I’ll start with novelettes rather than short stories, because that way I can start with my favorite story of 2016: Polyglossia by Tamara Vardomskaya (GigaNotoSaurus, March 2016). GigaNotoSaurus doesn’t usually get much attention from reviewers and critics, but this is a rich, multi-layered story that is well deserving of an award.

Polyglossia is a story of linguistics, cultural survival, family and resistance to oppression – not necessarily in that order – set in a low-magic fantasy world that suggests the early twentieth century. I’ve mentioned before that I’m a fan of good world-building, and the world of this story is intricately detailed and plausible; more than that, the world-building is integrated into the plot and informs the characters’ actions such that no detail is wasted. The linguistics are also tightly integrated into the plot – the author is a Ph.D. candidate in linguistics with an interest in the philosophy of language, and it shows – and the politics of language and cultural preservation come to play a key part in its resolution. At the same time, the story calls into question what we call family, what duties we owe to our ancestors, and how to balance those duties against the exigencies of politics. Polyglossia is rewarding on several levels – thus far, I’ve never failed to get something new out of it with each rereading – and if I had to pick one story that defined speculative fiction for me in 2016, it would be this one.

(13) STEALING A MARCH. Dan Wolfgang very carefully avoids stepping on Sarah A. Hoyt’s Sad Puppies turf while offering slates for the Dragon Awards and Hugo Awards in “A Very Special Message About Pooka Related Sadness”.


The post is labeled “satire,” but here are typical examples of the names and works populating the slates:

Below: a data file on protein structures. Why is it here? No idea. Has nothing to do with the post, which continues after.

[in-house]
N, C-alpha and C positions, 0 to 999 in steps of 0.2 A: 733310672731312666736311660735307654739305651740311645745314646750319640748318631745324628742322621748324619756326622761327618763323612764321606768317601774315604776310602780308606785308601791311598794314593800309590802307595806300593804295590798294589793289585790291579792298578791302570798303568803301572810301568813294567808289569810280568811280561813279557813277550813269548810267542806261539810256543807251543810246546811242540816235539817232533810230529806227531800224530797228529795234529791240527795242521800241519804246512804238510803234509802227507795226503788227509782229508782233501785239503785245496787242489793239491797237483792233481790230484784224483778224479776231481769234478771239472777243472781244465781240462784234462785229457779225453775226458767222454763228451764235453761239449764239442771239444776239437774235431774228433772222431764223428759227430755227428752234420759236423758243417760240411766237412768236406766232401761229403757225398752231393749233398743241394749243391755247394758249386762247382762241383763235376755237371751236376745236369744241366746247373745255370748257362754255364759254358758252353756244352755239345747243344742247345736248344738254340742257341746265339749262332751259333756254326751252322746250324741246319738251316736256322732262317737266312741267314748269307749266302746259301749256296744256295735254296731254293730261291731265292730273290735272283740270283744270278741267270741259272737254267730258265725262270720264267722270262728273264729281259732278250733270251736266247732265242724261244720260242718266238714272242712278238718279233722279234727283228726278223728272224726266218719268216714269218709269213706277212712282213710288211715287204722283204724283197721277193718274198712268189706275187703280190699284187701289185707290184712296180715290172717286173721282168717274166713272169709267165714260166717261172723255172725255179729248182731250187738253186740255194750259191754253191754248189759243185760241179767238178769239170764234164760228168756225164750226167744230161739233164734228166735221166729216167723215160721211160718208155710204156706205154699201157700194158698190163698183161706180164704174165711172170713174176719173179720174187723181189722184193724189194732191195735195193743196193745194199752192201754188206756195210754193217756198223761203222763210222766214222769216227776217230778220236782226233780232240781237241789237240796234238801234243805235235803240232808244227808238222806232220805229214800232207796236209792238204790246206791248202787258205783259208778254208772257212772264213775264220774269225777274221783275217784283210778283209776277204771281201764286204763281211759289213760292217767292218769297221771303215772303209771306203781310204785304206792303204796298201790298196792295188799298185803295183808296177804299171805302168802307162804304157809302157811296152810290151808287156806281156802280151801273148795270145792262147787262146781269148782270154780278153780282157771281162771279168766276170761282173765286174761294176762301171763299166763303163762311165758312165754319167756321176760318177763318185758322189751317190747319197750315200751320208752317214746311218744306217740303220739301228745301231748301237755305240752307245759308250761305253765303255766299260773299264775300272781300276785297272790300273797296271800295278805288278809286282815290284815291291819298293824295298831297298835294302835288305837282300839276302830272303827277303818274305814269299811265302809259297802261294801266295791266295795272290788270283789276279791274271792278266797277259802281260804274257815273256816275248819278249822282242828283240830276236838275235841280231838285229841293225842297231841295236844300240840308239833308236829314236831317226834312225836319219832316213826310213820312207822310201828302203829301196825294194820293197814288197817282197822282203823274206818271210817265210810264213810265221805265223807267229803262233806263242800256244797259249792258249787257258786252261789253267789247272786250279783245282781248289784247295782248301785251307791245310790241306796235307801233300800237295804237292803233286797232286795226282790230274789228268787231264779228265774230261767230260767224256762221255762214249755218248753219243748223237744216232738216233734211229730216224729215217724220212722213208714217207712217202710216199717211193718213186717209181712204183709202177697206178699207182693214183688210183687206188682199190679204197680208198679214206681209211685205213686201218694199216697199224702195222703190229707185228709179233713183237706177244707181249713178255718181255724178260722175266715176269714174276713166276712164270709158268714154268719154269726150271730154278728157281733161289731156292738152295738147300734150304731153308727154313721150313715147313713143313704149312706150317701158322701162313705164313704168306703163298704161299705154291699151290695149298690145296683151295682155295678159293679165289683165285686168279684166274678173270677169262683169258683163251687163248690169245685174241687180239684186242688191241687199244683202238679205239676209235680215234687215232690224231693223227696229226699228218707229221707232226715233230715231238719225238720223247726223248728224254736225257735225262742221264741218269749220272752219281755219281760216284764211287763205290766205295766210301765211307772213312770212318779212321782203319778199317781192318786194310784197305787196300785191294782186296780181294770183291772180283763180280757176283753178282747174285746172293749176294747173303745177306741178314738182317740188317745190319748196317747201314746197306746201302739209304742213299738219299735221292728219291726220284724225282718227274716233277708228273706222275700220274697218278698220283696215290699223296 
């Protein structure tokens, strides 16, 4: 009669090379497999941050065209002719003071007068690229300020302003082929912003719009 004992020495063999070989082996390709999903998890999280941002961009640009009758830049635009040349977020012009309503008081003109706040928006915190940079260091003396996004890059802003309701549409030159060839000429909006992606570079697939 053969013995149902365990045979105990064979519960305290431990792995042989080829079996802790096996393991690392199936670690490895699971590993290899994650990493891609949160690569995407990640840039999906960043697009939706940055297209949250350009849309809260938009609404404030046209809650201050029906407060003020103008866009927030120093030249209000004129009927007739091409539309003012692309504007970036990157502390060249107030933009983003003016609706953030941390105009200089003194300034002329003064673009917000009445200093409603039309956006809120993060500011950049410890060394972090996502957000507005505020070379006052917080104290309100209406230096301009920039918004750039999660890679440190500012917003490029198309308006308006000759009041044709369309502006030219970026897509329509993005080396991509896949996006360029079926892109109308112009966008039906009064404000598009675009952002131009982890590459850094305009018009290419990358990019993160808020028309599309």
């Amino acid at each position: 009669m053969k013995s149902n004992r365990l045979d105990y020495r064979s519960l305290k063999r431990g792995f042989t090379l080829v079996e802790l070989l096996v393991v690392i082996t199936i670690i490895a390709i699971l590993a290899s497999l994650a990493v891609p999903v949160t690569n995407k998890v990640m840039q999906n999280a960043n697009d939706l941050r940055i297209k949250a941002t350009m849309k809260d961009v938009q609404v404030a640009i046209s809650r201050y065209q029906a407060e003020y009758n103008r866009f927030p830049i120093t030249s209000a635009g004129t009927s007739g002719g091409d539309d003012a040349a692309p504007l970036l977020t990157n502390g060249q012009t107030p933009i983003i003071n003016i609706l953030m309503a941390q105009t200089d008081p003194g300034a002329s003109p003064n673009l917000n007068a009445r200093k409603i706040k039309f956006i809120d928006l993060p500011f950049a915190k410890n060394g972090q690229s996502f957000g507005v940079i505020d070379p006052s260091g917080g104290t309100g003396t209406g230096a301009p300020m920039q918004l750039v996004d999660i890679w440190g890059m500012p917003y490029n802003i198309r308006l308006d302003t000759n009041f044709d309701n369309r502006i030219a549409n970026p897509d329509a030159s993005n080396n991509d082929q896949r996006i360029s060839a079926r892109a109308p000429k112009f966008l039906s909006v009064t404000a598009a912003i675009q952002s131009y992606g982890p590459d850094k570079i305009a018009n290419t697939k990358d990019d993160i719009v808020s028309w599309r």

Best Editor, Long Form

Best Semiprozine

Best Fanzine

(14) ROCKET RESOURCE. Greg Hullender sends word that Rocket Stack Rank has posted its page to help people pick artists for the 2017 Best Professional Artist Hugo.

We’ve added some features to make this easier to use, based on our own use (we’ve both already used it ourselves to make our own nominations) but we’ve realized that Eric and I use it very differently, so we’d welcome feedback from others. As with much else involving awards, there’s no one “right” way, so it’s good to support a number of different ways.

Eric is the artistic one (he can actually draw), so he wants to see several pieces by the same artist and makes judgments on that artist’s style overall. When he sees things he likes, he wants to visit that artist’s site, look at their gallery—even read interviews with the artist.

I don’t know art, but I know what I like. I want to quickly flip through all the pictures, extract the ones that I like, and then winnow down the list. (“Extract” means “Press ctrl-click on the author’s name at the top of the lightbox.” That opens a new tab, with that author’s work at the top of it.)

So this year the list contains eligible pictures as well as some that aren’t eligible (either they’re from last year or else they’re from semiprozines). The award is for an artist, not a particular work, after all, and this provides a bit more context on many of the artists. No one is listed who doesn’t have at least one eligible work, though, and those are highlighted.

Since the usual way to use the list is by opening the lightbox and then flipping through the pictures, we inserted an image of the Hugo rocket to separate artists. Eric found that useful, but I discovered that I paid almost no attention to which artist was which until after I’d selected about fifteen pictures I liked.